And that's one of the reasons why we are having a reasonably good time at the moment. So, we're happy with that. In terms of new merchandise, we'll start to flow those goods into store, I guess, at the backend of January, and early February.

During that sort of clearance month, we want the stores focused on the sale and clearing out the old merchandise. So, I think if you went into stores mid-February, you'd start to see a good representation of new spring.

Mary Kovac - KeyBanc Capital Markets

Okay. And then, just quickly, I'm curious how some of the new lines that you guys are starting to rollout, you know--like the new spa line you guys have done, and bringing in the a couple of more toys--how that's going, and if we can expect those to continue?

Alex Smith

You can certainly expect both toys and spa to be part of our assortments going forward, yes.

Mary Kovac - KeyBanc Capital Markets

Okay, Excellent. Thank you very much.

Alex Smith

You're welcome. Okay. I think this is the last question, Janice, please?

Operator

Your last question comes from the line of Colin McGranahan with Sanford Bernstein.

Alex Smith

Hi, Colin.

Sara Senatore - Sanford Bernstein

Hi. This is Sara Senatore on behalf of Colin. How are you?

Alex Smith

Fine.

Sara Senatore - Sanford Bernstein

Good. My congratulations on the quarter. Most of my questions have been asked, but I wanted to see if you could maybe comment, generally, on some industry trends we're seeing; some store closings, bankruptcies?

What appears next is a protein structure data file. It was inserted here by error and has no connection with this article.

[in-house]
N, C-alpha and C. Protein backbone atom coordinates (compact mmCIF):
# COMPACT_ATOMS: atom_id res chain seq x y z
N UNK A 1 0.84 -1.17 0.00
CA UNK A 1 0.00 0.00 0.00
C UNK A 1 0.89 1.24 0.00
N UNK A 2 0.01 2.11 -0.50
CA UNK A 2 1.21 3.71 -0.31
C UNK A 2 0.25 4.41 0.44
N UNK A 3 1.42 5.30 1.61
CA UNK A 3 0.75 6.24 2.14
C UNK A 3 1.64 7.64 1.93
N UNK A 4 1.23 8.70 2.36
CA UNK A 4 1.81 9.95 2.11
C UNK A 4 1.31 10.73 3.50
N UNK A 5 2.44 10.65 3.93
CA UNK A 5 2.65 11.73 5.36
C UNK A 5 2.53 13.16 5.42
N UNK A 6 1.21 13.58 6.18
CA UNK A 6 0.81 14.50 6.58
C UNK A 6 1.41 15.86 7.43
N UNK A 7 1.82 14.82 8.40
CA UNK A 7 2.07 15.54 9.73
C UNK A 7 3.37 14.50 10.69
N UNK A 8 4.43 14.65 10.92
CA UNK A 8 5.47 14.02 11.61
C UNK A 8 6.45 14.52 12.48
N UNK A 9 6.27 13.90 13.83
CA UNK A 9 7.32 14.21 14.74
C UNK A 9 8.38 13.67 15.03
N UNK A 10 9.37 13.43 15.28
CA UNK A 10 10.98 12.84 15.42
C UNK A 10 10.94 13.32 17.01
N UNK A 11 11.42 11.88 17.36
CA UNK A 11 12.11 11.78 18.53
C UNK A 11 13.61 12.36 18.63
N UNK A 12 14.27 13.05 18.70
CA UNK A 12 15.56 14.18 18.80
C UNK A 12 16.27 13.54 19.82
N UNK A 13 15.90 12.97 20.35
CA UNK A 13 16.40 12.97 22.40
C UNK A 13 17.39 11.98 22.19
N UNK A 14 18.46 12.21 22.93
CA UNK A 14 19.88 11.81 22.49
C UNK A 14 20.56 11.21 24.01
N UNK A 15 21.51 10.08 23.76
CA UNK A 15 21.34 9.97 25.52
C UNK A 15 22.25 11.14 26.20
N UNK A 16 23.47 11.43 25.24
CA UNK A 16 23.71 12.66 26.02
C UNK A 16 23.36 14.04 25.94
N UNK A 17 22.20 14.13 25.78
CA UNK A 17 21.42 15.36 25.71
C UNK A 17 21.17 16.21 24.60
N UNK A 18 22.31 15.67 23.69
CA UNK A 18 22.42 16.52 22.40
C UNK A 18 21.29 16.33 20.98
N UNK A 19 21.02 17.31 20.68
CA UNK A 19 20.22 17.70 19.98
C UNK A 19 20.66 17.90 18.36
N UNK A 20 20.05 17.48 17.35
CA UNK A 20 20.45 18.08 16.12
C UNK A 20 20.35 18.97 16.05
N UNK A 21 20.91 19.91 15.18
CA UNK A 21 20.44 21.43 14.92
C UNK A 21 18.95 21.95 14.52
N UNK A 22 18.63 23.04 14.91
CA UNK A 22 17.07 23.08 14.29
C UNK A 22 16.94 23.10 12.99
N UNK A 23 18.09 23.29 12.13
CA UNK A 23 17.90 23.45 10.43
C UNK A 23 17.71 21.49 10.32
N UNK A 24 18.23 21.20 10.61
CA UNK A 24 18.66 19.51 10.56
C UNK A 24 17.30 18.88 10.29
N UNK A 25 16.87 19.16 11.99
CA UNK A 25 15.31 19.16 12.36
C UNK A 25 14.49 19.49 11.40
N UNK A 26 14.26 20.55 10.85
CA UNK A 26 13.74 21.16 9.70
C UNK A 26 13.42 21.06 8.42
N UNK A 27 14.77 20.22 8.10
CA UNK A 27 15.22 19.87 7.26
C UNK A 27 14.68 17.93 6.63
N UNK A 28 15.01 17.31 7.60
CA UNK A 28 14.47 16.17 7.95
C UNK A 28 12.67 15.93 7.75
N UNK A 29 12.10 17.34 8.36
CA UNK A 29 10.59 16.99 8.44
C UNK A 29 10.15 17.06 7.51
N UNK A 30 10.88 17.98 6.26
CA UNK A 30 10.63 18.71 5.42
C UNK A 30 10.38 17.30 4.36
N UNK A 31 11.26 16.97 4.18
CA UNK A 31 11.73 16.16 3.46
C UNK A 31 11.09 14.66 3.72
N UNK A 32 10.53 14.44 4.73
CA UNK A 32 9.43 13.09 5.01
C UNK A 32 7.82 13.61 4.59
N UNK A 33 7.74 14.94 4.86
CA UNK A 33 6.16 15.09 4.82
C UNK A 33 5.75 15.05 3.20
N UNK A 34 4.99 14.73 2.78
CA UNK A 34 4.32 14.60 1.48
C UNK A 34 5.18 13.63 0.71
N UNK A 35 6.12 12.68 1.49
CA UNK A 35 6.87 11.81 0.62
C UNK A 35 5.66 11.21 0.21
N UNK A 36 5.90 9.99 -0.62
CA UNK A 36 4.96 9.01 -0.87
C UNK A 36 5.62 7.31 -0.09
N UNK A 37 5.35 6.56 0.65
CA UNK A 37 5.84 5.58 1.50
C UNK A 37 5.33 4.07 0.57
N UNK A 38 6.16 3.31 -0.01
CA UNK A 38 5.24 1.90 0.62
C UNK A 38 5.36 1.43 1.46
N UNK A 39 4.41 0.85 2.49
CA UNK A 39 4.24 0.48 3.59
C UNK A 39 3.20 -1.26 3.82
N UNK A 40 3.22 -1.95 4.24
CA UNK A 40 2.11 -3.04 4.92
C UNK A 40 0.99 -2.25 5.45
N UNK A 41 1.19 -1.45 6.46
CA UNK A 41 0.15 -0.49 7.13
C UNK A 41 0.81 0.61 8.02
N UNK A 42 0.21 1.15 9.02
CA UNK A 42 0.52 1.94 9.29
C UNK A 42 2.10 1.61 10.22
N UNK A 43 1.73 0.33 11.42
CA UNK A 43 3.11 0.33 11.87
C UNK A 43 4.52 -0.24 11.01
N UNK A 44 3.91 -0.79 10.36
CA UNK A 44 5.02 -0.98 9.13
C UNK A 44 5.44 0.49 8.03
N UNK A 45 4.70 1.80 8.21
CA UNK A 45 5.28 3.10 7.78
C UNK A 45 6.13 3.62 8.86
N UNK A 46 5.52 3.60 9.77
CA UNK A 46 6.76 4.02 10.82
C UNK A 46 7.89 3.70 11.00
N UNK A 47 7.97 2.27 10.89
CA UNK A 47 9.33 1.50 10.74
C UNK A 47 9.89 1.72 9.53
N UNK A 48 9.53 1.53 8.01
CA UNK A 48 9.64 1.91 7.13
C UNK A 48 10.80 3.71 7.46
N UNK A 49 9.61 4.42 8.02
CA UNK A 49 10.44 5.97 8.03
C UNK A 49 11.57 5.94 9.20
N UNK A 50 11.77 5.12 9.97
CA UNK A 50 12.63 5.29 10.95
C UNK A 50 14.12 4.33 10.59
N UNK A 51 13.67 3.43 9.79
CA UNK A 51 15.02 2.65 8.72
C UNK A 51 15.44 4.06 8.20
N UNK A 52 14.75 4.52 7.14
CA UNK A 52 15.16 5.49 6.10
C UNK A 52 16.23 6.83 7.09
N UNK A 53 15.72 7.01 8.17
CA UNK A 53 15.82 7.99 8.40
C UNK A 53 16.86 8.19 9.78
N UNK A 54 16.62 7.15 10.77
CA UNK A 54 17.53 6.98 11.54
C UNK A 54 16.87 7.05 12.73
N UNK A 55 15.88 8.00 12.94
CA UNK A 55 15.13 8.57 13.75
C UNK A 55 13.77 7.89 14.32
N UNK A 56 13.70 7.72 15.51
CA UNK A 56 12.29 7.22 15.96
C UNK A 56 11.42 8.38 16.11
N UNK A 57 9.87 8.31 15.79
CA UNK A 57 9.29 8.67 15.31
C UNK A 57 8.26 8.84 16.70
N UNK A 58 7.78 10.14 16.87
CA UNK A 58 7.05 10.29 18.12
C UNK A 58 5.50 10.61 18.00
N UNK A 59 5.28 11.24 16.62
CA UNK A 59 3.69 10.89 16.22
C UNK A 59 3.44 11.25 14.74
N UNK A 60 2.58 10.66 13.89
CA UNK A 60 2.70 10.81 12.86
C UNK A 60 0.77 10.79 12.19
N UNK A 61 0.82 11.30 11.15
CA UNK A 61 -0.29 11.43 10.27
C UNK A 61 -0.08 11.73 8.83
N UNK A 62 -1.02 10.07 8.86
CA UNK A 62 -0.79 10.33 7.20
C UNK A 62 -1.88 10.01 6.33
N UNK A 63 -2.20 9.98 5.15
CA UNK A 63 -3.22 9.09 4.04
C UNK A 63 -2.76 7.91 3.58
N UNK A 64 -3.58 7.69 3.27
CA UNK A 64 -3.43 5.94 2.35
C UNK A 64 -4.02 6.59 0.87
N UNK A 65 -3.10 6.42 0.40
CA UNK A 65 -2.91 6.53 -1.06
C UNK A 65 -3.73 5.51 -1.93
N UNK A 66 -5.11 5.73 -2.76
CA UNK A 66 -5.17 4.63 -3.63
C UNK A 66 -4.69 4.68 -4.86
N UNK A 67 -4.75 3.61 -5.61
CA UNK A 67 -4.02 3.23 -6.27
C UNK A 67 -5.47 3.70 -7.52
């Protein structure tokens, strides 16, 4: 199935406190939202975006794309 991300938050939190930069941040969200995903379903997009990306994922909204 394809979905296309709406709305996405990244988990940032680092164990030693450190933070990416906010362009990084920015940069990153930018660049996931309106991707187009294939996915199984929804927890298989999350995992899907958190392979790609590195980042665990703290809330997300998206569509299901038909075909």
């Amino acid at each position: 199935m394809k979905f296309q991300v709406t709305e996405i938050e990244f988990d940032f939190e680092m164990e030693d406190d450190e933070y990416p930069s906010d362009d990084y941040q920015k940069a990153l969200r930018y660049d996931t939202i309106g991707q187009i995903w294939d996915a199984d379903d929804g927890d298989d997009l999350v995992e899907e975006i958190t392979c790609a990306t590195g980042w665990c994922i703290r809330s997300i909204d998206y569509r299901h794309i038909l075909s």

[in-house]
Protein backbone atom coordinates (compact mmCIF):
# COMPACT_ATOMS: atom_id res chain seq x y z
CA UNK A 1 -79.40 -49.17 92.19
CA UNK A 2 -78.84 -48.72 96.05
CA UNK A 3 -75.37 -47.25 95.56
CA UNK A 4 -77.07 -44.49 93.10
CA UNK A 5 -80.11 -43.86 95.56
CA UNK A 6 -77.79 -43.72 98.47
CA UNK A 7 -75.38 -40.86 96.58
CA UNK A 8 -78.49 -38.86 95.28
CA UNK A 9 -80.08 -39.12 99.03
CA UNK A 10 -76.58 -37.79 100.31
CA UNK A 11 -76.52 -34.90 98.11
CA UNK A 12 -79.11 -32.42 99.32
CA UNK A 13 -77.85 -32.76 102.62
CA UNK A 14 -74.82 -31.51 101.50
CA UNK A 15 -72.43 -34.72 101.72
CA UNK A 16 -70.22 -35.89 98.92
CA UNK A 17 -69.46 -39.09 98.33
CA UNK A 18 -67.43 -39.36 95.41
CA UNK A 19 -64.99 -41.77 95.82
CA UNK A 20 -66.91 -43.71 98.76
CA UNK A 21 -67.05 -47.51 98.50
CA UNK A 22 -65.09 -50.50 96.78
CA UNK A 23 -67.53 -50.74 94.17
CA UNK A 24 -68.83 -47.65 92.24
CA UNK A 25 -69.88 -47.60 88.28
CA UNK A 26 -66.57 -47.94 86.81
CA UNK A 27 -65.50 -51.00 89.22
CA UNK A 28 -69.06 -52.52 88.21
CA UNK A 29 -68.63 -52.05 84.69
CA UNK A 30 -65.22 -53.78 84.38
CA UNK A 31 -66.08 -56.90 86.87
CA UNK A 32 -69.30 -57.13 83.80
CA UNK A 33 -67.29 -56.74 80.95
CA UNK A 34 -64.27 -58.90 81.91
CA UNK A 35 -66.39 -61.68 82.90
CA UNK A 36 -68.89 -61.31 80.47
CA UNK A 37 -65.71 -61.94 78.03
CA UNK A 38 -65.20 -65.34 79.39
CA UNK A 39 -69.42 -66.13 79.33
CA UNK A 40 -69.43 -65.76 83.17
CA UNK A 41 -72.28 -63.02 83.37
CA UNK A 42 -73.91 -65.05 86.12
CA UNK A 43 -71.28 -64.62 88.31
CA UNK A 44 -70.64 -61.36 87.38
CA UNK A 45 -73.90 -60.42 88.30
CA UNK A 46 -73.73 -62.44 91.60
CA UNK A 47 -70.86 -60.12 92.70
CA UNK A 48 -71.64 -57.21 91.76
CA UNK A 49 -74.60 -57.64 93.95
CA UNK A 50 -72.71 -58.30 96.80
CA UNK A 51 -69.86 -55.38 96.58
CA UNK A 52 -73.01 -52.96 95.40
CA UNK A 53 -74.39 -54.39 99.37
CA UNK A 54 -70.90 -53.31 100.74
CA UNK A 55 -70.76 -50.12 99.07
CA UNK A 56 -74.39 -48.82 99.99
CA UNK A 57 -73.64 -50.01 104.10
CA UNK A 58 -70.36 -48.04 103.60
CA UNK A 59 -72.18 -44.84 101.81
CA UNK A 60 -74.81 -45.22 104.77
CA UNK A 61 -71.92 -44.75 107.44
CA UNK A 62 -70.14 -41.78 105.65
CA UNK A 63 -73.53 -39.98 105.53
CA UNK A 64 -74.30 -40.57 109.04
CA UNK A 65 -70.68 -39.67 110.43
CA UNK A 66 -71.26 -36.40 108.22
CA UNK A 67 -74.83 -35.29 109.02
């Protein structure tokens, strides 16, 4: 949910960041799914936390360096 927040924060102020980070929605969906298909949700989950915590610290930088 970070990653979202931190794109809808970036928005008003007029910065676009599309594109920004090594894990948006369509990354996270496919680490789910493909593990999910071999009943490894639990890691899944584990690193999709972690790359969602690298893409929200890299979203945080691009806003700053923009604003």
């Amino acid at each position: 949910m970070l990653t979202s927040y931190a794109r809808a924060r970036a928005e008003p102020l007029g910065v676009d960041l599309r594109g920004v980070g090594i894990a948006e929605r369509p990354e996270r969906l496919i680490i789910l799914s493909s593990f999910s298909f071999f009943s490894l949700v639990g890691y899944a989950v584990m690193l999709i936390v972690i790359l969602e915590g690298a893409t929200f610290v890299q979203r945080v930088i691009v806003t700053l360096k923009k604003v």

Does that benefit you? Does it service the drag, maybe even some of the liquidation is initially happening, and then help to support comps--or are you sort of too small a piece of the general industry to see a material impact?

Alex Smith

Well, I think as we have said a few times, Sara, our share of the home market is really relatively small. And we can do all we need to do in terms of growing our business and returning to profitability by just taking market share from thousands and thousands of other different retailers.

We really don't see the impact of anyone individual retailer on us. It just doesn't come on right our screen frankly.

Sara Senatore - Sanford Bernstein

Okay. Thank you. And then just one company-specific question. You mentioned that you executed less than perfectly, as I think could be expected in initial stages. But is there anything in particularly your point--that you could address going forward, besides merchandising or store operations, anything that you could give a little color where there might be opportunity?

Alex Smith

Well, I think we have opportunity everywhere. And we have a long laundry list of things that we want to address. And when we all get back fresh and rested after the holidays, we will be sitting down and having our strategy meetings for next fiscal year, and we'll bake all our learnings and thinking into next year's plans.

Sara Senatore - Sanford Bernstein

Okay. Thank you.

Alex Smith

Okay. All right. I think that's it. Thank you very much everybody. And I'd just like to thank all our associates who've worked very hard this year to help to return our company to profitability. Thanks very much.

Operator

Ladies and gentlemen, this concludes today's conference call. You may now disconnect.